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Holloway, Fassi named Kramer SEC Athletes of the Year

373 days ago
SEC Staff
Photo: Florida Athletics | Razorback Athletics

BIRMINGHAM, Ala. - Florida track & field athlete Grant Holloway and Arkansas golfer Maria Fassi have been named the 2018-2019 Roy F. Kramer SEC Male and Female Athletes of the Year by a vote of the league's athletics directors, Commissioner Greg Sankey announced today.

"Grant and Maria are perfect examples of what it means to be a student-athlete in the Southeastern Conference. They have competed at the highest level of collegiate athletics and through their hard work, dedication and commitment to excellence have been successful in their endeavors both in competition and in the classroom," said SEC Commissioner Greg Sankey. "They are outstanding representatives of their universities as both students and athletes, and the SEC is proud to honor them for their accomplishments."

Grant Holloway won four individual national titles and led Florida to an NCAA Indoor Championships title this past season. He broke three collegiate records, including a 40-year-old 110-meter hurdles NCAA record, and a 32-year-old American record in the 60-meter hurdles.

Holloway turned in one of the most impressive seasons in indoor track and field history, capping it with 27.5 individual points at the NCAA Indoor Championships, just a half-point behind the meet record of 28.

He became the third man in Division I history to complete the straightaway sweep (60 meters, 60-meter hurdles) at NCAA Indoors, and he did it with the fastest single-day combined time in the sport's history (13.85 seconds).

His winning time of 7.35 seconds in the 60-meter hurdles is the fourth-fastest time in history and made him the No. 3 performer on the world all-time list. Roughly 40 minutes later, Holloway tied the 10th-fastest 60 meters time in collegiate history (6.50 seconds) to win another national title.

At the NCAA Outdoor Championships, Holloway set a pair of collegiate records and a school record. The Chesapeake, Va. native won his third consecutive 110-meter hurdles title with a wind-legal time of 12.98, making him one of three men since the start of 2016 to break the 13-second mark. The victory also made Holloway the only collegian in history to sweep the indoor and outdoor high hurdles titles three consecutive years.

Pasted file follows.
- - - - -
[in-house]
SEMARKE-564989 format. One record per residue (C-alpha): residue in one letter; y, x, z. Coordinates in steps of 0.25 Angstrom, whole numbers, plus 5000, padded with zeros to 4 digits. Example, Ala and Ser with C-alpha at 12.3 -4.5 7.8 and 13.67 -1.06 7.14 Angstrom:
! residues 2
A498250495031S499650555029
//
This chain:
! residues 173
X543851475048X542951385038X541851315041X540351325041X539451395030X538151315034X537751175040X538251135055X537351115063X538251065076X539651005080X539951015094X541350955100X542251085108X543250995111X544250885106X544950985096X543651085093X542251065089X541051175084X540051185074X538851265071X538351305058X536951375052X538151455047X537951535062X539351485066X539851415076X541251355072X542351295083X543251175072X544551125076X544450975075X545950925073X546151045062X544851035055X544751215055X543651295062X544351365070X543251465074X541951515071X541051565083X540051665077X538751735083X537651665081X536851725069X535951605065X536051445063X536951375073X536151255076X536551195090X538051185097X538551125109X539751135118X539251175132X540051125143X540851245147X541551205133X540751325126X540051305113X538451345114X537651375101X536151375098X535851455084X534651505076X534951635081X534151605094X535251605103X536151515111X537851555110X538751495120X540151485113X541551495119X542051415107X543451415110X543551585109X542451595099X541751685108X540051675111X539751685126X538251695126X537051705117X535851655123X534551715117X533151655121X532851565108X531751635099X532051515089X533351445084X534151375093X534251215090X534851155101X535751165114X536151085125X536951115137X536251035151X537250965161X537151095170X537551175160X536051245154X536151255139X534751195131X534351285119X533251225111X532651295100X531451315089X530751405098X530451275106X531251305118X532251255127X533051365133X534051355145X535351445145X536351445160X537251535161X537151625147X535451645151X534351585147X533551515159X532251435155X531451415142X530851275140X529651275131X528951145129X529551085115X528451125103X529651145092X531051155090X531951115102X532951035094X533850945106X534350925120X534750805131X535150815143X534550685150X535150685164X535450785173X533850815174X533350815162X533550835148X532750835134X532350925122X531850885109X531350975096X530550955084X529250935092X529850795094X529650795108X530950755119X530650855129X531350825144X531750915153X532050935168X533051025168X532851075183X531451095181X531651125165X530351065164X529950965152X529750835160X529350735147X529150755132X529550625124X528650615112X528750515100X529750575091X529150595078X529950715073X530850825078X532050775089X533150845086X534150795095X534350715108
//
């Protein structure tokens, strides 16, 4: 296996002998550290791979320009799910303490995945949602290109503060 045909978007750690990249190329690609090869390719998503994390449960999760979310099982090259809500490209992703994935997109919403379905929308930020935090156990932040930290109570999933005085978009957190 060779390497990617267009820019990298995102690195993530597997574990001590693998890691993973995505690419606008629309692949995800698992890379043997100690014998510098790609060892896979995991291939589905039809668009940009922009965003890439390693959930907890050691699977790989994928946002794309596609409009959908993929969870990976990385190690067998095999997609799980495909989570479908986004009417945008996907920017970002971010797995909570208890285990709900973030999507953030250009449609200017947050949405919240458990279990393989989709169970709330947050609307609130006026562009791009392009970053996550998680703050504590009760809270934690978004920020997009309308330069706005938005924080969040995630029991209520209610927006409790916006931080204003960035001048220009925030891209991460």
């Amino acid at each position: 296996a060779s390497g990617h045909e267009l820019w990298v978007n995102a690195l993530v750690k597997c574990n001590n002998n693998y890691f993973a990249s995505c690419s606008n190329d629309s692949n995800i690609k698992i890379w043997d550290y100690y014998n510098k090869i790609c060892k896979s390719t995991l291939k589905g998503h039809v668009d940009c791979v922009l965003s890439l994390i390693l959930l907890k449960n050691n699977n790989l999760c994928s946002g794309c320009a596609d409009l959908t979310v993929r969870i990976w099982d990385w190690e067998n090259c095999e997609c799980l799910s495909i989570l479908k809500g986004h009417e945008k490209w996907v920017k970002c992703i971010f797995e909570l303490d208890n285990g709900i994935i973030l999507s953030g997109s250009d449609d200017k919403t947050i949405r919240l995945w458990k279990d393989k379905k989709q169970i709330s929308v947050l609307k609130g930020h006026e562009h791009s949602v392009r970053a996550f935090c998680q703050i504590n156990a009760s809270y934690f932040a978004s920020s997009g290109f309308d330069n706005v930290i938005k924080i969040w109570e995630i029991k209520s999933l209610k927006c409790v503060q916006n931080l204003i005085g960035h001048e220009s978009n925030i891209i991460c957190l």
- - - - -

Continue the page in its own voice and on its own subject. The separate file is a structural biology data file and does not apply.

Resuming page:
Holloway's hurdles performance was sandwiched between his leg for Florida's 4x100 relay team - which won the national title with a collegiate-record time of 37.97 seconds - and his 43.7-second anchor split for Florida's 4x400 relay team that broke the school record and equaled the fourth-fastest time in collegiate history (2:59.60).

Maria Fassi was spectacular in her final collegiate season, winning both the SEC and NCAA individual titles.

Due to her masterful performance in her last season in Fayetteville, Fassi was named the Ping WGCA Player of the Year, while also becoming the first to ever win back-to-back ANNIKA Awards, given to the best female collegiate golfer.

She was also named SEC Player of the Year and an SEC First-Teamer for the second straight season, while earning WGCA First-Team and Golfweek First-Team All-American honors.

Fassi's 71.12 scoring average this past season was the second-best single-season average in Razorback history, topped only by her 70.50 average from the 2017-18 season. She also became one of just two Razorbacks ever to post double-digit tournament wins (10) and notch more than 60 rounds (64) at or below par, joining Arkansas Legend and former LPGA No. 1, Stacy Lewis.

On top of it all, she earned a runner-up finish at the first-ever Augusta National Women's Amateur in April.

The other male nominees were: Tua Tagovailoa, Alabama (football); Gilbert Boit, Arkansas (track & field); Jared Harper, Auburn (basketball); Denzel Comenentia, Georgia (track & field); Josh Allen, Kentucky (football); Mondo Duplantis, LSU (track & field); Grae Kessinger, Ole Miss (baseball); Nuno Borges, Mississippi State (tennis); Drew Lock, Missouri (football); Paul Jubb, South Carolina (tennis); Grant Williams, Tennessee (basketball); Chandler Phillips, Texas A&M (golf); JJ Bleday, Vanderbilt (baseball).